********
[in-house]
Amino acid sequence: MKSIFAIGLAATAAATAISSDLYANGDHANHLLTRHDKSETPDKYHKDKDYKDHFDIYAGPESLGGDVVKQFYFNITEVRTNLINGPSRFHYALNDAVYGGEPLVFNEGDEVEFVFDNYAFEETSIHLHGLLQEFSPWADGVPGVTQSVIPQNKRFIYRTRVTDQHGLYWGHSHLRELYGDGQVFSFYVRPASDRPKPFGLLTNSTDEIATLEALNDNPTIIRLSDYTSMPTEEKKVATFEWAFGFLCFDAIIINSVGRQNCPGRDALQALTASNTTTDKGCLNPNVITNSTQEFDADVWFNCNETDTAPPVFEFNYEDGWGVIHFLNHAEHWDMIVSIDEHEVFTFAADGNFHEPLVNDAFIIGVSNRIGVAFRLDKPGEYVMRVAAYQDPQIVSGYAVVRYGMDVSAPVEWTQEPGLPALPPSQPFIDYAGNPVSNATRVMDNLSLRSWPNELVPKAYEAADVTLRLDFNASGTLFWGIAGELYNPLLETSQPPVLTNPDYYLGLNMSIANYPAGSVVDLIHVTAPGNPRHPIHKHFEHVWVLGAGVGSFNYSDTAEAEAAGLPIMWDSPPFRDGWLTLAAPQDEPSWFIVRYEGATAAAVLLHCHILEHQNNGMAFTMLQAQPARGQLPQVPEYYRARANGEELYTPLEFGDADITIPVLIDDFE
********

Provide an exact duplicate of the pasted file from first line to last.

[in-house]
Amino acid sequence: MKSIFAIGLAATAAATAISSDLYANGDHANHLLTRHDKSETPDKYHKDKDYKDHFDIYAGPESLGGDVVKQFYFNITEVRTNLINGPSRFHYALNDAVYGGEPLVFNEGDEVEFVFDNYAFEETSIHLHGLLQEFSPWADGVPGVTQSVIPQNKRFIYRTRVTDQHGLYWGHSHLRELYGDGQVFSFYVRPASDRPKPFGLLTNSTDEIATLEALNDNPTIIRLSDYTSMPTEEKKVATFEWAFGFLCFDAIIINSVGRQNCPGRDALQALTASNTTTDKGCLNPNVITNSTQEFDADVWFNCNETDTAPPVFEFNYEDGWGVIHFLNHAEHWDMIVSIDEHEVFTFAADGNFHEPLVNDAFIIGVSNRIGVAFRLDKPGEYVMRVAAYQDPQIVSGYAVVRYGMDVSAPVEWTQEPGLPALPPSQPFIDYAGNPVSNATRVMDNLSLRSWPNELVPKAYEAADVTLRLDFNASGTLFWGIAGELYNPLLETSQPPVLTNPDYYLGLNMSIANYPAGSVVDLIHVTAPGNPRHPIHKHFEHVWVLGAGVGSFNYSDTAEAEAAGLPIMWDSPPFRDGWLTLAAPQDEPSWFIVRYEGATAAAVLLHCHILEHQNNGMAFTMLQAQPARGQLPQVPEYYRARANGEELYTPLEFGDADITIPVLIDDFE